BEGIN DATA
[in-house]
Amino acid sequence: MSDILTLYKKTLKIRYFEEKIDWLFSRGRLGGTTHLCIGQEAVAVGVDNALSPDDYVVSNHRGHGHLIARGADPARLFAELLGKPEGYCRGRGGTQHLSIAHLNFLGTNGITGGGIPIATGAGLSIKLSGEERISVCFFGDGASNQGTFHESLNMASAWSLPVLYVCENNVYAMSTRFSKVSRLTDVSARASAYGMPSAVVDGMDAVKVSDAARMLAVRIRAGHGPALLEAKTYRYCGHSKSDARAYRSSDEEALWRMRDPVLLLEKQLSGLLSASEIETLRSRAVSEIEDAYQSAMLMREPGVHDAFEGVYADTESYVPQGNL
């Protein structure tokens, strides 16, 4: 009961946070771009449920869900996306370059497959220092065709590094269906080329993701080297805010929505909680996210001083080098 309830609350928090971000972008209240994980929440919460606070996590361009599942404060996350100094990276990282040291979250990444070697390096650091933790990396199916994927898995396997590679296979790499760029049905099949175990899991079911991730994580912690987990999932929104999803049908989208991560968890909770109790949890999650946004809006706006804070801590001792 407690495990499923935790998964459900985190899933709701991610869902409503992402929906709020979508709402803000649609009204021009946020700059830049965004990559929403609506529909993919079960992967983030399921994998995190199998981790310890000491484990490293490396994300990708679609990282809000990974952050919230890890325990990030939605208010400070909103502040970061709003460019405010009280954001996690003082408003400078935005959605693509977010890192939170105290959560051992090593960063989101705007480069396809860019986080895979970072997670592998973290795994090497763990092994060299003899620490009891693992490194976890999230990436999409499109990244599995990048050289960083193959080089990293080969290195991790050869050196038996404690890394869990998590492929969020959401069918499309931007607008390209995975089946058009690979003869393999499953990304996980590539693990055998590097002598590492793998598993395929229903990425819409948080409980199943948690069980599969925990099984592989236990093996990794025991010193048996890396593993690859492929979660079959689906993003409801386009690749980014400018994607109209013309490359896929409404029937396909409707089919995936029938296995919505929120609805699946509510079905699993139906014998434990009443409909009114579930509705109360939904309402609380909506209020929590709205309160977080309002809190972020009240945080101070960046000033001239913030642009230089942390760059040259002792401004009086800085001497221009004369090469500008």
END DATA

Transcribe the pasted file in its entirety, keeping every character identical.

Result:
[in-house]
Amino acid sequence: MSDILTLYKKTLKIRYFEEKIDWLFSRGRLGGTTHLCIGQEAVAVGVDNALSPDDYVVSNHRGHGHLIARGADPARLFAELLGKPEGYCRGRGGTQHLSIAHLNFLGTNGITGGGIPIATGAGLSIKLSGEERISVCFFGDGASNQGTFHESLNMASAWSLPVLYVCENNVYAMSTRFSKVSRLTDVSARASAYGMPSAVVDGMDAVKVSDAARMLAVRIRAGHGPALLEAKTYRYCGHSKSDARAYRSSDEEALWRMRDPVLLLEKQLSGLLSASEIETLRSRAVSEIEDAYQSAMLMREPGVHDAFEGVYADTESYVPQGNL
């Protein structure tokens, strides 16, 4: 009961946070771009449920869900996306370059497959220092065709590094269906080329993701080297805010929505909680996210001083080098 309830609350928090971000972008209240994980929440919460606070996590361009599942404060996350100094990276990282040291979250990444070697390096650091933790990396199916994927898995396997590679296979790499760029049905099949175990899991079911991730994580912690987990999932929104999803049908989208991560968890909770109790949890999650946004809006706006804070801590001792 407690495990499923935790998964459900985190899933709701991610869902409503992402929906709020979508709402803000649609009204021009946020700059830049965004990559929403609506529909993919079960992967983030399921994998995190199998981790310890000491484990490293490396994300990708679609990282809000990974952050919230890890325990990030939605208010400070909103502040970061709003460019405010009280954001996690003082408003400078935005959605693509977010890192939170105290959560051992090593960063989101705007480069396809860019986080895979970072997670592998973290795994090497763990092994060299003899620490009891693992490194976890999230990436999409499109990244599995990048050289960083193959080089990293080969290195991790050869050196038996404690890394869990998590492929969020959401069918499309931007607008390209995975089946058009690979003869393999499953990304996980590539693990055998590097002598590492793998598993395929229903990425819409948080409980199943948690069980599969925990099984592989236990093996990794025991010193048996890396593993690859492929979660079959689906993003409801386009690749980014400018994607109209013309490359896929409404029937396909409707089919995936029938296995919505929120609805699946509510079905699993139906014998434990009443409909009114579930509705109360939904309402609380909506209020929590709205309160977080309002809190972020009240945080101070960046000033001239913030642009230089942390760059040259002792401004009086800085001497221009004369090469500008």